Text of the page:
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Noah Syndergaard is just as overwhelmed by all the trade buzz around him as the rest of us

Wednesday's Trade Deadline heightens anxiety around the league. From the fans' perspective, it's anxiety over whether their team is going to pick up that big bat or power arm or trade away one of their best players for a host of prospects who may or may not contribute in a few years.

Take a step back to imagine the stress of being a player caught up in trade rumors if you can, though. Where will you be playing next week? Will you still be in the same city? With the same teammates? How tired are you of answering questions about your emotions and thought process as your name keeps popping up in trade talk?

Mets right-hander Noah Syndergaard is caught up in the midst of this right now, and it's confusing. It's ... overwhelming, even. How do I know this? I haven't spoken to the man they call "Thor," but he did post this on Twitter in the hours after the Mets (rather unexpectedly) acquired Marcus Stroman from the Blue Jays on Sunday:

A very on-brand message from Syndergaard, with an amusing GIF of Chris Hemsworth's Thor from the Marvel Cinematic Universe. But his reaction goes deeper than that. It contains multitudes, you see.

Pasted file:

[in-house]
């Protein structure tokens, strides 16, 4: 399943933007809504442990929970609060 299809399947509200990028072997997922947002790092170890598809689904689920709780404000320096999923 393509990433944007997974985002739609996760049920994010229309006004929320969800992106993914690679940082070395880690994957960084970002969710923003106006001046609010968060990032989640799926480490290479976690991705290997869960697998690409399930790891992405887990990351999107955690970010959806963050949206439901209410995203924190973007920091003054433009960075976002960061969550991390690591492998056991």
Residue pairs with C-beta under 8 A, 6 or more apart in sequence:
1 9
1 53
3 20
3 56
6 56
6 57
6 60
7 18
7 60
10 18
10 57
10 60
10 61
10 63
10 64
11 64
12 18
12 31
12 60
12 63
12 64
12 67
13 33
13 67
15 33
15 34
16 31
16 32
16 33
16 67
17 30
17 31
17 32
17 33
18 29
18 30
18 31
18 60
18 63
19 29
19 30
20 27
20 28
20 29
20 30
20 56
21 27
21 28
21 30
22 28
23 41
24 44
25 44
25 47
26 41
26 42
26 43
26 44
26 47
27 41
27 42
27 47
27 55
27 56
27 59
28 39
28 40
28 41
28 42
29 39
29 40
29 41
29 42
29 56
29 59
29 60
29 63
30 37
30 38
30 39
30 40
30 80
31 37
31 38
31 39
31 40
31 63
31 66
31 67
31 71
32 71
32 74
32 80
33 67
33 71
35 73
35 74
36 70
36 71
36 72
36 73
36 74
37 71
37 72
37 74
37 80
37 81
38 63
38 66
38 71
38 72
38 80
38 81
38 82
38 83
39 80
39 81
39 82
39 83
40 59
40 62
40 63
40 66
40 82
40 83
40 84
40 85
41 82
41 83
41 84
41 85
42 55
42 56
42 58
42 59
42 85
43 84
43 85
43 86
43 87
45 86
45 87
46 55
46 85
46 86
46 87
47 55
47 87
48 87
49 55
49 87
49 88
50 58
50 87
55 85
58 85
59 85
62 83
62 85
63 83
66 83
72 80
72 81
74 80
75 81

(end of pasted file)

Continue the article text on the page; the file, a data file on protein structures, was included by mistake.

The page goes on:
Will he join Stroman and Jacob deGrom as a dominant trio in the Mets' starting staff? Or does Stroman's arrival signify Syndergaard's imminent departure? Does it mean anything? Both? Something else? It's all so confusing.

Check out Syndergaard's edited Twitter biography, too:

"Pitcher for the New York Mets, for now."

Rarely have two words said as much as this, from a man who can't scroll his Twitter feed without seeing his name pop up in tweets from national baseball writers passing along the latest juicy gossip, as that July 31 deadline nears on Wednesday afternoon.

And speaking of on-brand, Syndergaard's note that "Mrs. Met would hate to see me traded" checks out as well, given his longstanding and well-documented feud with Mr. Met.

Thor's clearly immersed in trade deadline season (or SZN, if you prefer internet vernacular) as the rest of us ... but unlike us, mashing our keyboards or furiously tapping on our phone screens with our hot takes as we devour any and all trade-related content, this actually affects him in a way we can't comprehend.

And he's watching. How will it all play out? It's too soon to tell, but there's no doubt Syndergaard will have some sort of social media comment once it happens. Or doesn't happen. Anything is possible.